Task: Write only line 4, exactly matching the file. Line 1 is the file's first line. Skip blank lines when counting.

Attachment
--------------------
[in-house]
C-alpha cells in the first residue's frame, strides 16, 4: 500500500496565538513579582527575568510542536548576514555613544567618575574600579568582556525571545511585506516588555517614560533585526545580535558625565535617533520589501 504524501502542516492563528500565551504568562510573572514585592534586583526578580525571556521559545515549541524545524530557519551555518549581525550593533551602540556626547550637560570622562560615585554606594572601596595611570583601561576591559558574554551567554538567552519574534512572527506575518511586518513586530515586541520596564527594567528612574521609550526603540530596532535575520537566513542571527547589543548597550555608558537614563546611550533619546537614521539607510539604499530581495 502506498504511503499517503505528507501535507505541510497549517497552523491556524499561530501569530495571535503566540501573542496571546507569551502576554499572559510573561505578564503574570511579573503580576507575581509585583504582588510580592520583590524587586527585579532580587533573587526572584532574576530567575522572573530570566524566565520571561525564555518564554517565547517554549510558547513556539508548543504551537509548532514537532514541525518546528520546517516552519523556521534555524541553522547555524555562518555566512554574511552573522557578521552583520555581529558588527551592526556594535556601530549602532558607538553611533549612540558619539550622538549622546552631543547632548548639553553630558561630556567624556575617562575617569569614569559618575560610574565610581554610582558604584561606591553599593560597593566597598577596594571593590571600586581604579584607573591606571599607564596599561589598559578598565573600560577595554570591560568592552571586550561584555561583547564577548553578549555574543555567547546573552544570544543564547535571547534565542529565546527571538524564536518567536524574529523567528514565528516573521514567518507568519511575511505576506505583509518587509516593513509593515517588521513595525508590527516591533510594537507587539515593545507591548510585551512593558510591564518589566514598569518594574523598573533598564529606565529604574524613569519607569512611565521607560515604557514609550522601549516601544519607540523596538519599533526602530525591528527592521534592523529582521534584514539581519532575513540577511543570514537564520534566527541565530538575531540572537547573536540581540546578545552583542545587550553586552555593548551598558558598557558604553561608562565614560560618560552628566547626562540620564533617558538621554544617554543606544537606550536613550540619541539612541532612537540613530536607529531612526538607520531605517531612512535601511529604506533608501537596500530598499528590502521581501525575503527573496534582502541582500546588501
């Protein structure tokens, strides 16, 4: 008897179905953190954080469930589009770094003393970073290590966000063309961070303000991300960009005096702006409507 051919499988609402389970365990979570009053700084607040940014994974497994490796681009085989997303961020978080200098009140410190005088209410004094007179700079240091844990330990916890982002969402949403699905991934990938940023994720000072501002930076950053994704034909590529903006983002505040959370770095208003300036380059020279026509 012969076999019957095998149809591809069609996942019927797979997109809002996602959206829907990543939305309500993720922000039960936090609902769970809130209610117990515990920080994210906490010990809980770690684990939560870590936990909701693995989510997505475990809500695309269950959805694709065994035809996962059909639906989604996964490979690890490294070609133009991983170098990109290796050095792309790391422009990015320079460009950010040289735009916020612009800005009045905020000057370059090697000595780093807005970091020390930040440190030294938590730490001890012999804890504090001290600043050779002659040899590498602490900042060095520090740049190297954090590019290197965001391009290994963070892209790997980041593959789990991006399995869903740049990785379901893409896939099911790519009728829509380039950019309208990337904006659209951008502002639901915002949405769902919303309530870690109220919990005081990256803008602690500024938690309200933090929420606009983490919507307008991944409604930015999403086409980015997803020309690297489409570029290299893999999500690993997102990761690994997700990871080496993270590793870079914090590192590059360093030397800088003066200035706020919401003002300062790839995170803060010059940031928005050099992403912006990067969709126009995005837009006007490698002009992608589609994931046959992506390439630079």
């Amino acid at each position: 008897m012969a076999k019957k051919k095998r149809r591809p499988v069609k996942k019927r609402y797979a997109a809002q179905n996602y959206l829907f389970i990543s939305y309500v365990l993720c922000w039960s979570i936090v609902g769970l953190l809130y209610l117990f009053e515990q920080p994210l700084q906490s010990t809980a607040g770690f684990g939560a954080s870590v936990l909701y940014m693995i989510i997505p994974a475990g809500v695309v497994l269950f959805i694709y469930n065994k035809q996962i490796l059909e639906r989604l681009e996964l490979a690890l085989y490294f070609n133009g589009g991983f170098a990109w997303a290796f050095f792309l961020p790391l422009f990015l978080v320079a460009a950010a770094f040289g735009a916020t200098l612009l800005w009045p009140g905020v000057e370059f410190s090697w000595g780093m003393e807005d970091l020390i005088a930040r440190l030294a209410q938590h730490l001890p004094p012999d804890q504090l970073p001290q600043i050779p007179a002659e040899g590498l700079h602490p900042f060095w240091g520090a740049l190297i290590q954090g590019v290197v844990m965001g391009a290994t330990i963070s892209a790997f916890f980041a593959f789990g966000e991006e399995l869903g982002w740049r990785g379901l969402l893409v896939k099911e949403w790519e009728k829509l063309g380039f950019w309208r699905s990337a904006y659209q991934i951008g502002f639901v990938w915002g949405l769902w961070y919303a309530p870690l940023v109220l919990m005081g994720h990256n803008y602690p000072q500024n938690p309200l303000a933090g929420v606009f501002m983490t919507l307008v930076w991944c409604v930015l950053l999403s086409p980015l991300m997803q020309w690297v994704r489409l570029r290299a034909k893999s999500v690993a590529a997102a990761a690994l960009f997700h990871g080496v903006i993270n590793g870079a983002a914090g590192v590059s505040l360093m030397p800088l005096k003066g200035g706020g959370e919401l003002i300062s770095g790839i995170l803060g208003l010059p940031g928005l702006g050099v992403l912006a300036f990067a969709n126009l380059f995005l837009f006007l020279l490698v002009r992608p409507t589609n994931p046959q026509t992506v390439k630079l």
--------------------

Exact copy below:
């Amino acid at each position: 008897m012969a076999k019957k051919k095998r149809r591809p499988v069609k996942k019927r609402y797979a997109a809002q179905n996602y959206l829907f389970i990543s939305y309500v365990l993720c922000w039960s979570i936090v609902g769970l953190l809130y209610l117990f009053e515990q920080p994210l700084q906490s010990t809980a607040g770690f684990g939560a954080s870590v936990l909701y940014m693995i989510i997505p994974a475990g809500v695309v497994l269950f959805i694709y469930n065994k035809q996962i490796l059909e639906r989604l681009e996964l490979a690890l085989y490294f070609n133009g589009g991983f170098a990109w997303a290796f050095f792309l961020p790391l422009f990015l978080v320079a460009a950010a770094f040289g735009a916020t200098l612009l800005w009045p009140g905020v000057e370059f410190s090697w000595g780093m003393e807005d970091l020390i005088a930040r440190l030294a209410q938590h730490l001890p004094p012999d804890q504090l970073p001290q600043i050779p007179a002659e040899g590498l700079h602490p900042f060095w240091g520090a740049l190297i290590q954090g590019v290197v844990m965001g391009a290994t330990i963070s892209a790997f916890f980041a593959f789990g966000e991006e399995l869903g982002w740049r990785g379901l969402l893409v896939k099911e949403w790519e009728k829509l063309g380039f950019w309208r699905s990337a904006y659209q991934i951008g502002f639901v990938w915002g949405l769902w961070y919303a309530p870690l940023v109220l919990m005081g994720h990256n803008y602690p000072q500024n938690p309200l303000a933090g929420v606009f501002m983490t919507l307008v930076w991944c409604v930015l950053l999403s086409p980015l991300m997803q020309w690297v994704r489409l570029r290299a034909k893999s999500v690993a590529a997102a990761a690994l960009f997700h990871g080496v903006i993270n590793g870079a983002a914090g590192v590059s505040l360093m030397p800088l005096k003066g200035g706020g959370e919401l003002i300062s770095g790839i995170l803060g208003l010059p940031g928005l702006g050099v992403l912006a300036f990067a969709n126009l380059f995005l837009f006007l020279l490698v002009r992608p409507t589609n994931p046959q026509t992506v390439k630079l």